ICT for dummies
May 14, 2010 11:21 PM   Subscribe

Where can I learn - in a hurry - the technological basics of the telecommunications/internet infrastructure?

I need to write an (economics) essay about price competition and oligopoly in the telecommunications industry across different countries. I've been googling around a bit but I'd like to know if anybody is aware of some good resources where I could learn about the existing state of communications infrastructure in different countries, and some sort of explanation of the different technologies involved.
posted by moorooka to Technology (5 answers total) 5 users marked this as a favorite
This Berkman Center report has an overview of different countries' broadband policies.
posted by null terminated at 12:01 AM on May 15, 2010

ICT4D has resources here
posted by infini at 2:41 AM on May 15, 2010

this is a for profit but the blog tends to link to recent reports on the state of the world, see top posts
posted by infini at 2:43 AM on May 15, 2010

this report is said to have the latest data
posted by infini at 5:08 AM on May 15, 2010

Look at the historical perspective. This Wikipedia page has links to a discussion of telecomms development in various countries (see the links to the right of each region, under the heading "Telecommunication by region" towards the bottom of the page).
For example, the UK had *much* slower internet diffusion, which led to much slower uptake of websites and online retailing by businesses in the UK. This was because of two factors:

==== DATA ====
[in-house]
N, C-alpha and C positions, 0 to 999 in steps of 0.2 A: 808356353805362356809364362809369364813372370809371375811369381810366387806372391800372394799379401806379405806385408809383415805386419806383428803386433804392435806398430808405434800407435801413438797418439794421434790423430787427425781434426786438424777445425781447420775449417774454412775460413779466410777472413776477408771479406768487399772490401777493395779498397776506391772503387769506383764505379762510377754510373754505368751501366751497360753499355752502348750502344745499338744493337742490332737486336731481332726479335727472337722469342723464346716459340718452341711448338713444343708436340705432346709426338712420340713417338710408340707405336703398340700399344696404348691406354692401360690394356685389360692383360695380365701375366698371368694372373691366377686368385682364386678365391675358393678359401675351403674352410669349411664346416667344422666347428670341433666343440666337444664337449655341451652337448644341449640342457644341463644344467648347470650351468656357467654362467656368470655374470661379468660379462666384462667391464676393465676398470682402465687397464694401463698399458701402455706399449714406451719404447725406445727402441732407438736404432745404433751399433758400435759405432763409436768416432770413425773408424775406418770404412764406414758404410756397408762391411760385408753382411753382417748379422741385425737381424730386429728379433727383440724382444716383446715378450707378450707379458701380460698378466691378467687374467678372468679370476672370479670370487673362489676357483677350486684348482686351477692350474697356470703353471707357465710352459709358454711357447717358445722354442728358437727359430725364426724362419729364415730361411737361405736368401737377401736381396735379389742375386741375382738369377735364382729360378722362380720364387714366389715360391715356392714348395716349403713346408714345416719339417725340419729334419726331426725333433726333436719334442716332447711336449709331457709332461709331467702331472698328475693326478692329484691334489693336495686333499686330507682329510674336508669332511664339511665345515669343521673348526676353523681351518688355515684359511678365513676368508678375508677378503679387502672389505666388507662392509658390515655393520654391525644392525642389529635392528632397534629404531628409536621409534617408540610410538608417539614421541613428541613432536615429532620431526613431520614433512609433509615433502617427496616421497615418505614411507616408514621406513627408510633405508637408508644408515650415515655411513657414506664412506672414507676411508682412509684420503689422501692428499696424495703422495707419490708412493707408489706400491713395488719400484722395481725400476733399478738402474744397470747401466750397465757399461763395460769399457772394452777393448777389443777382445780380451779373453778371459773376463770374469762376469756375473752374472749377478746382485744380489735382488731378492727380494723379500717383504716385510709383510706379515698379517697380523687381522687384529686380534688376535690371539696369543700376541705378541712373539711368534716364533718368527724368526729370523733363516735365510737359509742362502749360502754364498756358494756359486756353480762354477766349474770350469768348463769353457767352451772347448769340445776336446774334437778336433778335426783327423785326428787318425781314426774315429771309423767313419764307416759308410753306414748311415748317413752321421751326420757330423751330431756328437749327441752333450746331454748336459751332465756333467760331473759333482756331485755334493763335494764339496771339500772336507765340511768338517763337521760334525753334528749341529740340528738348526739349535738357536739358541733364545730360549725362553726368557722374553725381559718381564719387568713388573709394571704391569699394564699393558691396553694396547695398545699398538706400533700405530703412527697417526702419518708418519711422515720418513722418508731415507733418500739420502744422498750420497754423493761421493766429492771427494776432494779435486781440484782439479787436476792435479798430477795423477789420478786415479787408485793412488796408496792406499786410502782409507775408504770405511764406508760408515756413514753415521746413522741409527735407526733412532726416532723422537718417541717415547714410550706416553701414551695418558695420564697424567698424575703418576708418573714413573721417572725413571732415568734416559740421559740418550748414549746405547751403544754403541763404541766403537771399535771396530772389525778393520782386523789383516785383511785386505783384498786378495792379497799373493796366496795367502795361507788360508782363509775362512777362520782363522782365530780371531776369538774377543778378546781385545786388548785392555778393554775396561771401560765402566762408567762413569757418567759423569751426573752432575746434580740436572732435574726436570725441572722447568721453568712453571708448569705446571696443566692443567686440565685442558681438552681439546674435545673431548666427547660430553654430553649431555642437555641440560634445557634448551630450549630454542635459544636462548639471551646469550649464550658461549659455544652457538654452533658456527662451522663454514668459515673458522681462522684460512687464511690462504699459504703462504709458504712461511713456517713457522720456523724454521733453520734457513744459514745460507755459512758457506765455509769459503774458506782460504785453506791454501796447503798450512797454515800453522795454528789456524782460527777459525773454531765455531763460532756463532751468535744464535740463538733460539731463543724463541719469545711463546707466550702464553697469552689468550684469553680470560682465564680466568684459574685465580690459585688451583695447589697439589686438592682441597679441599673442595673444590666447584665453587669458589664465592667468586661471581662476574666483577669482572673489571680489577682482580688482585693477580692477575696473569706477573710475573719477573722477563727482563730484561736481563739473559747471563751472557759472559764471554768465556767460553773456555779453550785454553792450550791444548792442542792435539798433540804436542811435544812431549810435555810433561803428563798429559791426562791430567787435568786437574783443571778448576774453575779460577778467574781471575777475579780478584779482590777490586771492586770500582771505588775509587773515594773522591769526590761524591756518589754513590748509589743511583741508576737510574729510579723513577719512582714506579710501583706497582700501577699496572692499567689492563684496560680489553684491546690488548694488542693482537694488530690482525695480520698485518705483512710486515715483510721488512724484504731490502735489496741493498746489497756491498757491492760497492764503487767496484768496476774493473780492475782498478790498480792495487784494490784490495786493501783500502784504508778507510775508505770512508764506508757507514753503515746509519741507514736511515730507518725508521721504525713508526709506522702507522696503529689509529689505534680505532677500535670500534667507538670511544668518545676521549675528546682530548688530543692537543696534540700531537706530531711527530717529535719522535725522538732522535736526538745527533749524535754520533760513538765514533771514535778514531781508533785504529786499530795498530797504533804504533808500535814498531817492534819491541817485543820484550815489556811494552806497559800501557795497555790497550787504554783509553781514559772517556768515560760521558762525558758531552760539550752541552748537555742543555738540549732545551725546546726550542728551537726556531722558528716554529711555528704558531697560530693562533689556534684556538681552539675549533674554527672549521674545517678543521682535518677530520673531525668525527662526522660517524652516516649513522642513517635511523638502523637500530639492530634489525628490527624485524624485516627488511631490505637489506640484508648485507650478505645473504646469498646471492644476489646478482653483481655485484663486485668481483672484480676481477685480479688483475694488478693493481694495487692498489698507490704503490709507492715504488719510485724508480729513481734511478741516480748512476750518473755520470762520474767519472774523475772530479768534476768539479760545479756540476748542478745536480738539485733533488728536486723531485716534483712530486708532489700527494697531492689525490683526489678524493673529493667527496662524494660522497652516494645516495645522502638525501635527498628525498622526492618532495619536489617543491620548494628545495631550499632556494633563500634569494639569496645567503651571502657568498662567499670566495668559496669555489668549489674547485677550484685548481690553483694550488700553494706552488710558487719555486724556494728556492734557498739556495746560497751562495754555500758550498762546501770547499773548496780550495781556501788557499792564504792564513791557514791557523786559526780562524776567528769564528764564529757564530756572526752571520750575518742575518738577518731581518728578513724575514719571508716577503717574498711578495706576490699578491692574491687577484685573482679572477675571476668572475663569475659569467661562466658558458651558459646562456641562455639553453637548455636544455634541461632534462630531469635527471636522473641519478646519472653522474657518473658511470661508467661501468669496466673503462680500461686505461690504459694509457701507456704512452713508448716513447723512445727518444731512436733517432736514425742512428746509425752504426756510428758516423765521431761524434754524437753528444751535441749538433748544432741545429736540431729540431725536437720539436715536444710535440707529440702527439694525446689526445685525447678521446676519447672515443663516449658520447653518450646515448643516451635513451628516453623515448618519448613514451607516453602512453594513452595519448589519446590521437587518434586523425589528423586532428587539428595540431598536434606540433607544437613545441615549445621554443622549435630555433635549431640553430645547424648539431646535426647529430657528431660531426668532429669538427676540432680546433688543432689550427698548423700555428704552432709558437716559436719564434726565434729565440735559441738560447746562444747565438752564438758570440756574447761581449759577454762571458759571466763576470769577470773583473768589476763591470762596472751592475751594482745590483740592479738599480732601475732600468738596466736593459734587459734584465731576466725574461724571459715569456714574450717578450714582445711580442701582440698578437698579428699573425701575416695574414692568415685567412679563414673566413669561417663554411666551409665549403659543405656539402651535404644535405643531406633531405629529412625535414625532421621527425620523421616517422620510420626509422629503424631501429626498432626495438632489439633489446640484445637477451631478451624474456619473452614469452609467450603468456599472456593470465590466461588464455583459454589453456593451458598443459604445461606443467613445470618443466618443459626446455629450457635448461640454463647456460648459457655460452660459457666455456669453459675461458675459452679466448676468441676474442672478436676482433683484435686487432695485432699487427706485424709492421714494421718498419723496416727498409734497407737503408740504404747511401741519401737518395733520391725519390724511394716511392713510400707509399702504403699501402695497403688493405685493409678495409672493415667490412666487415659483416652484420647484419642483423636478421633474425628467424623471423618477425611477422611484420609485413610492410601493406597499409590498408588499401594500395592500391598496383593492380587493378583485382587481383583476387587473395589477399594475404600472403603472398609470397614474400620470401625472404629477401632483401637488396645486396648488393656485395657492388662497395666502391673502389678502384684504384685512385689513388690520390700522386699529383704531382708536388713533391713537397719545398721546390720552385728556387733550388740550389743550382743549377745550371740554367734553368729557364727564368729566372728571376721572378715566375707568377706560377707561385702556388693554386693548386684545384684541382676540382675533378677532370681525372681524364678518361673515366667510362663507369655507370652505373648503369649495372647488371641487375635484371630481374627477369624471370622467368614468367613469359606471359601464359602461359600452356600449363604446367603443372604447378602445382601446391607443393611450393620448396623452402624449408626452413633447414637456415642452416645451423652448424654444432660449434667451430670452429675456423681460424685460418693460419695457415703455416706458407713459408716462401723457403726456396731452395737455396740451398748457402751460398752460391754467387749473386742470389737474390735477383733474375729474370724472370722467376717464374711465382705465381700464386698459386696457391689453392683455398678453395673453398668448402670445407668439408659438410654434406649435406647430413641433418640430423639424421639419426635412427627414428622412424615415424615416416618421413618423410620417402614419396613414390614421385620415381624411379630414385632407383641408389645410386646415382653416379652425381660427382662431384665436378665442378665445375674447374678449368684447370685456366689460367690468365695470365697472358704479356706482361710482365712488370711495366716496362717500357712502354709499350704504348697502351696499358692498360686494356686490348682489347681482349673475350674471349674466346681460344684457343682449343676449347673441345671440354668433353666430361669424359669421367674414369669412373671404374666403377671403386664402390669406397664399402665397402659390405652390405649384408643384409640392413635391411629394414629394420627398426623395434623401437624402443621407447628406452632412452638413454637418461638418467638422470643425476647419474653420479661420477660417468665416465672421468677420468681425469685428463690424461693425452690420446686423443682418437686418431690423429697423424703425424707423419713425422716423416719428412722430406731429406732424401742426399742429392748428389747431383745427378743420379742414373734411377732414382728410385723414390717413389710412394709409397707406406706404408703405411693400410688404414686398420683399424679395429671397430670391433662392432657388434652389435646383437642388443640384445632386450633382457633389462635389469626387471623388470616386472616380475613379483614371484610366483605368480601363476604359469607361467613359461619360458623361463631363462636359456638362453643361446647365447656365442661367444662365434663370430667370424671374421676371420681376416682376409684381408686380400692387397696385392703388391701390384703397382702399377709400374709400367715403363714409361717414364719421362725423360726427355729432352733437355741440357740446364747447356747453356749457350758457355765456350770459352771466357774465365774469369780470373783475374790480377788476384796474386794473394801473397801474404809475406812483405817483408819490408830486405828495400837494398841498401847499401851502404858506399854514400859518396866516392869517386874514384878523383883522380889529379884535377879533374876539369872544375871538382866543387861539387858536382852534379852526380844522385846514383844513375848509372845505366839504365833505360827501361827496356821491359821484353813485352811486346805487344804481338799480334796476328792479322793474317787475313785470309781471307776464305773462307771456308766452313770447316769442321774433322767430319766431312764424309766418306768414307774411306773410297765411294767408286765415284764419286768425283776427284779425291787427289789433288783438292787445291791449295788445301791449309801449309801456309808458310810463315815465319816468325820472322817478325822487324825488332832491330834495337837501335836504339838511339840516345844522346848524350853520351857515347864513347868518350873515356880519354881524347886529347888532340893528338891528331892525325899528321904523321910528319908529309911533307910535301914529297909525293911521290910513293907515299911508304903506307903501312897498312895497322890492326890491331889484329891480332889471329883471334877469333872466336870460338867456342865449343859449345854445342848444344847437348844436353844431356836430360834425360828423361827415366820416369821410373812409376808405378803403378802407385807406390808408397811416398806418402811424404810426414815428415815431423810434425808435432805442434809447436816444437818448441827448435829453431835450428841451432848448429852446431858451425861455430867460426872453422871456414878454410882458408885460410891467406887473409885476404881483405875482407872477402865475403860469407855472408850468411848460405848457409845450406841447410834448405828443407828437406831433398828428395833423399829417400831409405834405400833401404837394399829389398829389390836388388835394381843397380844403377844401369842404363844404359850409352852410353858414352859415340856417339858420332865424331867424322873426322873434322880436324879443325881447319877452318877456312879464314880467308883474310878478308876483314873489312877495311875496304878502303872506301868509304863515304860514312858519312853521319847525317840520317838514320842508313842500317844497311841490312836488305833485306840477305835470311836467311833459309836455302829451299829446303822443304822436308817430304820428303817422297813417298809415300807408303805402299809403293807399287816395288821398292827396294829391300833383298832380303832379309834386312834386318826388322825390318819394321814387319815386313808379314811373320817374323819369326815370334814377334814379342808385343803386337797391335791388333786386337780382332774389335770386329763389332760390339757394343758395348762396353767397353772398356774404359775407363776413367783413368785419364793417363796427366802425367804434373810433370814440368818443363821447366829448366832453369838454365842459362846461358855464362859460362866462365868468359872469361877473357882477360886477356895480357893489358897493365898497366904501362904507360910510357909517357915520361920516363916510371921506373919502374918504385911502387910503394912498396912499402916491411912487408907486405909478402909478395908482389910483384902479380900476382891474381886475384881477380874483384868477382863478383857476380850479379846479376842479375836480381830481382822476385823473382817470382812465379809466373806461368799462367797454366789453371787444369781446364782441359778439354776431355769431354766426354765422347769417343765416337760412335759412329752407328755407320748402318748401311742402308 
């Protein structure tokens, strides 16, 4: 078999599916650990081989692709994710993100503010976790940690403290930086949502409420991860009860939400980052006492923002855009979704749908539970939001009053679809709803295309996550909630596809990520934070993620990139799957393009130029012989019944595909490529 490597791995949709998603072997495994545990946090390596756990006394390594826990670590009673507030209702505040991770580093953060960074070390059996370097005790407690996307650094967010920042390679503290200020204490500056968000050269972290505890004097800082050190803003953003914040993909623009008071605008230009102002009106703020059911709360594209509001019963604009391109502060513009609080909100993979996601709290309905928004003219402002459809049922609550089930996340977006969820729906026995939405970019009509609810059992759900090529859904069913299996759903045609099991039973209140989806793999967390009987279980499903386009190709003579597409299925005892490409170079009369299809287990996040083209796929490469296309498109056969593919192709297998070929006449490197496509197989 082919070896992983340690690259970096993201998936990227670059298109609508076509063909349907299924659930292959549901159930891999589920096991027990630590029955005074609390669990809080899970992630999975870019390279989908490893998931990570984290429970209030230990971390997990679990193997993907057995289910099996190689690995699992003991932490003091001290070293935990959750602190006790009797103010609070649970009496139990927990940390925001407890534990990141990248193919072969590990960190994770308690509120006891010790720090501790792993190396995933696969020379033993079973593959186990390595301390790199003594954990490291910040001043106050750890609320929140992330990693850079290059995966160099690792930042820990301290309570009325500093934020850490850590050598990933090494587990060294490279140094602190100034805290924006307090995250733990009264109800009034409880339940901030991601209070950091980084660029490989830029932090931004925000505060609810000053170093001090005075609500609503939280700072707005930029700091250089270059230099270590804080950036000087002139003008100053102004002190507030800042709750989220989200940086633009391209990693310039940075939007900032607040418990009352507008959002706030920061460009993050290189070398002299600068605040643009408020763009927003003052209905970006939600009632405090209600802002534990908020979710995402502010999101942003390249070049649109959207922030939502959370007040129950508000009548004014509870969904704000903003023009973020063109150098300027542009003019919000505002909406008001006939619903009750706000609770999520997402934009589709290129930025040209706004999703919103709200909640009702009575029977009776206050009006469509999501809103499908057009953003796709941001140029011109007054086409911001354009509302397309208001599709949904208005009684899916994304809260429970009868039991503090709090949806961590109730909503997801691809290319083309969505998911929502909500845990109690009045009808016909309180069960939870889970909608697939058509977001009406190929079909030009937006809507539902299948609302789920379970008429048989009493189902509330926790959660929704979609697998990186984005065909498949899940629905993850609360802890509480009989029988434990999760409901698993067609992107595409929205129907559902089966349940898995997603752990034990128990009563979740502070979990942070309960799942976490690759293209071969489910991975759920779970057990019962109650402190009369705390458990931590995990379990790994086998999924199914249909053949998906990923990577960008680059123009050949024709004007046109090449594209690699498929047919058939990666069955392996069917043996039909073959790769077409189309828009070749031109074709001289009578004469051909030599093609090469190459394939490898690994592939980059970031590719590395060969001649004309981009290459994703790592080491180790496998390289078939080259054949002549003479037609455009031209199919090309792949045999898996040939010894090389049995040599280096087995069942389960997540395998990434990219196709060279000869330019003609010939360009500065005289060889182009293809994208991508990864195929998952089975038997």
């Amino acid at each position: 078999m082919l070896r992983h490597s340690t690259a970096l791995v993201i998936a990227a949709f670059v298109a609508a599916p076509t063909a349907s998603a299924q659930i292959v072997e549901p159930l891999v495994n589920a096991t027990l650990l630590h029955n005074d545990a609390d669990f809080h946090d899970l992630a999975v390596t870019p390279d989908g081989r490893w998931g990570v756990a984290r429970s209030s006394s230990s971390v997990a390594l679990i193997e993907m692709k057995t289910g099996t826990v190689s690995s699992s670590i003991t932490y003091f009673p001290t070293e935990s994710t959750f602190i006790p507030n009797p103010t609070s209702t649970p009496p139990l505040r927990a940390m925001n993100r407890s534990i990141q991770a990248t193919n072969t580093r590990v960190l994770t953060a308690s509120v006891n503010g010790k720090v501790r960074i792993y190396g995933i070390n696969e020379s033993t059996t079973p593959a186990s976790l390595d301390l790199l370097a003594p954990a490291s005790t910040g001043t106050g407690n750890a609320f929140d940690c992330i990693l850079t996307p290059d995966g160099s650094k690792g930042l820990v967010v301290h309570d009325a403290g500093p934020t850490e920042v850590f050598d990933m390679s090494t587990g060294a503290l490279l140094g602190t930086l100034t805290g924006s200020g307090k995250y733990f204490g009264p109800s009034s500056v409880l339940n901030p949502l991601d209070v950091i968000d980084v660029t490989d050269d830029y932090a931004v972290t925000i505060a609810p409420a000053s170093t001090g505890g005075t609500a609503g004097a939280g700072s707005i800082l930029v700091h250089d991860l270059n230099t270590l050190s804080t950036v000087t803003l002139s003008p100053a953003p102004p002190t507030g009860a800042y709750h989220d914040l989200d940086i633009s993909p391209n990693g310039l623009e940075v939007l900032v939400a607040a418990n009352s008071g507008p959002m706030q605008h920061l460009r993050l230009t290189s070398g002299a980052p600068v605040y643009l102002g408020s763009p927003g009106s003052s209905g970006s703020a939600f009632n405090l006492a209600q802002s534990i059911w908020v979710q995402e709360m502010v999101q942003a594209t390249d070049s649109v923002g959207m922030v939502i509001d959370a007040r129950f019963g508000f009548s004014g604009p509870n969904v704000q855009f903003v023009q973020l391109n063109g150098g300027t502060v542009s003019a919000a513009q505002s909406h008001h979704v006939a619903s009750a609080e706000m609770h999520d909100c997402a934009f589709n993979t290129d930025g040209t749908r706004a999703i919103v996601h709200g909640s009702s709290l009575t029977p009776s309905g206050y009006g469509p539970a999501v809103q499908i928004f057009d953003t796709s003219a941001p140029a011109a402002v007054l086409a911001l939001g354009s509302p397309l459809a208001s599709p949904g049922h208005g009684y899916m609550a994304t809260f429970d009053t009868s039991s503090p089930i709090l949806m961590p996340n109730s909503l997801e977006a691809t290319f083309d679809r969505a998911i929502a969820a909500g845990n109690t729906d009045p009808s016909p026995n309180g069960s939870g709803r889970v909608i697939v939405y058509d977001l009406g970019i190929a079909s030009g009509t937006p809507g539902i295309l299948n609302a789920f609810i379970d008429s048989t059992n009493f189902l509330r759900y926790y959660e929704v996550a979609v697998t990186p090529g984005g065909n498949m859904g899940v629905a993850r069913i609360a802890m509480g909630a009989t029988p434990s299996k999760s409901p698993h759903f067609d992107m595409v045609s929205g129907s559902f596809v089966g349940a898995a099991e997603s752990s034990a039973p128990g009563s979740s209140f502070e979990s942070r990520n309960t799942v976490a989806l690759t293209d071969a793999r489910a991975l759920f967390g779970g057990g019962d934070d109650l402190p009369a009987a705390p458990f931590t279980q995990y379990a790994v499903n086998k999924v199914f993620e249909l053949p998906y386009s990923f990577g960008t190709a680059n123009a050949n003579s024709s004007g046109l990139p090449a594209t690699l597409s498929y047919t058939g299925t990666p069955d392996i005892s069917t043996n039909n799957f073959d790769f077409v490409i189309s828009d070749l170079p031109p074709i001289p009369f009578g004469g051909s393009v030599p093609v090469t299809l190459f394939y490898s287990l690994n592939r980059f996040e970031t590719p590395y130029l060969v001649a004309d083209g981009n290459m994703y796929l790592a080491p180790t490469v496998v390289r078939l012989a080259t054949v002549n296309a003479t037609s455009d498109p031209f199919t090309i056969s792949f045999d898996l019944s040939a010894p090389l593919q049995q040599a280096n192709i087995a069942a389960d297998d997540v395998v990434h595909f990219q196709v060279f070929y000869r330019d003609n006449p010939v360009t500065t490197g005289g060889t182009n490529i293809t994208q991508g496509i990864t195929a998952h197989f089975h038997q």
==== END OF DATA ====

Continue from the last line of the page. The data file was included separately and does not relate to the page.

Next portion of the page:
1. The dominant business model for call-pricing. Local calls were charged by the minute and local call areas were tiny. It could be extremely expensive to connect to a dial-up internet service and this discouraged many people from experimenting.
2. British Telecom, the dominant player in the market, retained its regulatory powers even after telecomms in the UK were deregulated. Competitors' network offerings could take months to years to be approved and the process of approval was extremely expensive. This discouraged real competition in any new area of technology. I am not saying that this was a deliberate business strategy, although many people at the time believed so. It may have been just a structural consequence of the approval process.
Even now, the UK lags behind most of Europe (and well behind the USA) in the geographical diffusion of broadband and the network speeds offered. The majority of network infrastructure still seems to be owned and maintained by BT (or Cable & Wireless, a BT company). Infrastructure companies account for the majority of ISPs, which seems to indicate that the barriers to entry are supported by existing market structures).
In the USA, where telecomms deregulation was implemented in a different way, there was a great deal more competition between ISPs because the cost of entry was low as there were no structural barriers (TelCos were required to sell access to infrastructure networks at a reasonable cost, if I remember correctly). The dominant business model was that local calls were mostly free (priced into a TelCo pricing bundle) and local call areas were larger. So the cost of entry for providers was lower plus the cost of experimentation for consumers was low. Market diffusion (uptake by consumers) was commensurately higher, which in turn encouraged more new entrants, and so on. Businesses adopted online retail business models because there was a critical mass of consumers.
This is just a comparison of two different national markets. It is worth looking at the history of various global regions, to see what are the differences.
posted by Susurration at 2:52 PM on May 15, 2010

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